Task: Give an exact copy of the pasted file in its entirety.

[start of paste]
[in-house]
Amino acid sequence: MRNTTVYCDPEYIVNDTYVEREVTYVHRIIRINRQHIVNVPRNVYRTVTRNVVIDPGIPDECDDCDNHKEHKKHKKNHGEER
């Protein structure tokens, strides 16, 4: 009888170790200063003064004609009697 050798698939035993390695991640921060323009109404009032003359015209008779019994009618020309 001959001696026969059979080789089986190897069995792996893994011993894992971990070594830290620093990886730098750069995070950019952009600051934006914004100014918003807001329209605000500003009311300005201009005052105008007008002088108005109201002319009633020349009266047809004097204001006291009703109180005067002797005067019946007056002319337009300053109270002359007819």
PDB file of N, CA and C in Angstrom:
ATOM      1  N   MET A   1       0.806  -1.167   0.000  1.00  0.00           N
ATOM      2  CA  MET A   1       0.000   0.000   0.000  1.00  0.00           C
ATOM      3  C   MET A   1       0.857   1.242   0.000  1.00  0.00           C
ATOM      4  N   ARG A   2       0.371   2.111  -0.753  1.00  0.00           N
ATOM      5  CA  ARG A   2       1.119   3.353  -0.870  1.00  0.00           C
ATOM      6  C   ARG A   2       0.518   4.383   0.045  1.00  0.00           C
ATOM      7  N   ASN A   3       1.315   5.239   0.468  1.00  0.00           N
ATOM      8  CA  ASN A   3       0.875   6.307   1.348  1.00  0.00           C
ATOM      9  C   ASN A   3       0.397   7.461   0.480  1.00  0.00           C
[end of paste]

[in-house]
Amino acid sequence: MRNTTVYCDPEYIVNDTYVEREVTYVHRIIRINRQHIVNVPRNVYRTVTRNVVIDPGIPDECDDCDNHKEHKKHKKNHGEER
């Protein structure tokens, strides 16, 4: 009888170790200063003064004609009697 050798698939035993390695991640921060323009109404009032003359015209008779019994009618020309 001959001696026969059979080789089986190897069995792996893994011993894992971990070594830290620093990886730098750069995070950019952009600051934006914004100014918003807001329209605000500003009311300005201009005052105008007008002088108005109201002319009633020349009266047809004097204001006291009703109180005067002797005067019946007056002319337009300053109270002359007819």
PDB file of N, CA and C in Angstrom:
ATOM      1  N   MET A   1       0.806  -1.167   0.000  1.00  0.00           N
ATOM      2  CA  MET A   1       0.000   0.000   0.000  1.00  0.00           C
ATOM      3  C   MET A   1       0.857   1.242   0.000  1.00  0.00           C
ATOM      4  N   ARG A   2       0.371   2.111  -0.753  1.00  0.00           N
ATOM      5  CA  ARG A   2       1.119   3.353  -0.870  1.00  0.00           C
ATOM      6  C   ARG A   2       0.518   4.383   0.045  1.00  0.00           C
ATOM      7  N   ASN A   3       1.315   5.239   0.468  1.00  0.00           N
ATOM      8  CA  ASN A   3       0.875   6.307   1.348  1.00  0.00           C
ATOM      9  C   ASN A   3       0.397   7.461   0.480  1.00  0.00           C